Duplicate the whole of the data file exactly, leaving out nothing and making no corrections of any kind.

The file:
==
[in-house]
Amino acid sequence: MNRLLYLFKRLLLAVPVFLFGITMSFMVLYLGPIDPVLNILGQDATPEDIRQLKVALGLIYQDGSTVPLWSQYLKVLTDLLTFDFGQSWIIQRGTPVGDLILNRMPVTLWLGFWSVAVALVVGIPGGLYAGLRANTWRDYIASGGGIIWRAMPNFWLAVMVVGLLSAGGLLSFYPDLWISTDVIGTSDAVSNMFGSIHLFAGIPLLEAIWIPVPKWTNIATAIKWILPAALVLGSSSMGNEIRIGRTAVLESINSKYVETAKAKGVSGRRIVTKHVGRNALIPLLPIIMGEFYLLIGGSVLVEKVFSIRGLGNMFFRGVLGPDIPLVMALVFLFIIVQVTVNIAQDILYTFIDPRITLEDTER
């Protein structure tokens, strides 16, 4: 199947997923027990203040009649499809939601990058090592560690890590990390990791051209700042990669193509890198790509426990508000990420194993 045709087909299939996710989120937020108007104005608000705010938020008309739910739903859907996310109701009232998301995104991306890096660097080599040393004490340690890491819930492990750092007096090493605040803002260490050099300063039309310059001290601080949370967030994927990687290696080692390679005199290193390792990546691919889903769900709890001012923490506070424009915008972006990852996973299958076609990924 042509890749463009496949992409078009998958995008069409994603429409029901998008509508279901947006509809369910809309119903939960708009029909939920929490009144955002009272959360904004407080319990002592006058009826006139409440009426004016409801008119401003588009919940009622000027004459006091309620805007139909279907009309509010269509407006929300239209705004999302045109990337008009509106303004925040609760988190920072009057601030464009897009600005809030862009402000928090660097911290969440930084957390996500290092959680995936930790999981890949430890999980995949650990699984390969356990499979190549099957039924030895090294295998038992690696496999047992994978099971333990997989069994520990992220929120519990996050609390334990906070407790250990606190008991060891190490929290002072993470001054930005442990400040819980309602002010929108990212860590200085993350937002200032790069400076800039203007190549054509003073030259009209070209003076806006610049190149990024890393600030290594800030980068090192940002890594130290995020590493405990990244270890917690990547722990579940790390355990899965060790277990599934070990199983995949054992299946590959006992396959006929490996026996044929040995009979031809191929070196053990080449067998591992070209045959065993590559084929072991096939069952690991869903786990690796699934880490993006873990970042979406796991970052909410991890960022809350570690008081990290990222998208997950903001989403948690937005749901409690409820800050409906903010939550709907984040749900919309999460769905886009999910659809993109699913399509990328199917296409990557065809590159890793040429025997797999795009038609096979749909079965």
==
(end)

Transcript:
[in-house]
Amino acid sequence: MNRLLYLFKRLLLAVPVFLFGITMSFMVLYLGPIDPVLNILGQDATPEDIRQLKVALGLIYQDGSTVPLWSQYLKVLTDLLTFDFGQSWIIQRGTPVGDLILNRMPVTLWLGFWSVAVALVVGIPGGLYAGLRANTWRDYIASGGGIIWRAMPNFWLAVMVVGLLSAGGLLSFYPDLWISTDVIGTSDAVSNMFGSIHLFAGIPLLEAIWIPVPKWTNIATAIKWILPAALVLGSSSMGNEIRIGRTAVLESINSKYVETAKAKGVSGRRIVTKHVGRNALIPLLPIIMGEFYLLIGGSVLVEKVFSIRGLGNMFFRGVLGPDIPLVMALVFLFIIVQVTVNIAQDILYTFIDPRITLEDTER
């Protein structure tokens, strides 16, 4: 199947997923027990203040009649499809939601990058090592560690890590990390990791051209700042990669193509890198790509426990508000990420194993 045709087909299939996710989120937020108007104005608000705010938020008309739910739903859907996310109701009232998301995104991306890096660097080599040393004490340690890491819930492990750092007096090493605040803002260490050099300063039309310059001290601080949370967030994927990687290696080692390679005199290193390792990546691919889903769900709890001012923490506070424009915008972006990852996973299958076609990924 042509890749463009496949992409078009998958995008069409994603429409029901998008509508279901947006509809369910809309119903939960708009029909939920929490009144955002009272959360904004407080319990002592006058009826006139409440009426004016409801008119401003588009919940009622000027004459006091309620805007139909279907009309509010269509407006929300239209705004999302045109990337008009509106303004925040609760988190920072009057601030464009897009600005809030862009402000928090660097911290969440930084957390996500290092959680995936930790999981890949430890999980995949650990699984390969356990499979190549099957039924030895090294295998038992690696496999047992994978099971333990997989069994520990992220929120519990996050609390334990906070407790250990606190008991060891190490929290002072993470001054930005442990400040819980309602002010929108990212860590200085993350937002200032790069400076800039203007190549054509003073030259009209070209003076806006610049190149990024890393600030290594800030980068090192940002890594130290995020590493405990990244270890917690990547722990579940790390355990899965060790277990599934070990199983995949054992299946590959006992396959006929490996026996044929040995009979031809191929070196053990080449067998591992070209045959065993590559084929072991096939069952690991869903786990690796699934880490993006873990970042979406796991970052909410991890960022809350570690008081990290990222998208997950903001989403948690937005749901409690409820800050409906903010939550709907984040749900919309999460769905886009999910659809993109699913399509990328199917296409990557065809590159890793040429025997797999795009038609096979749909079965």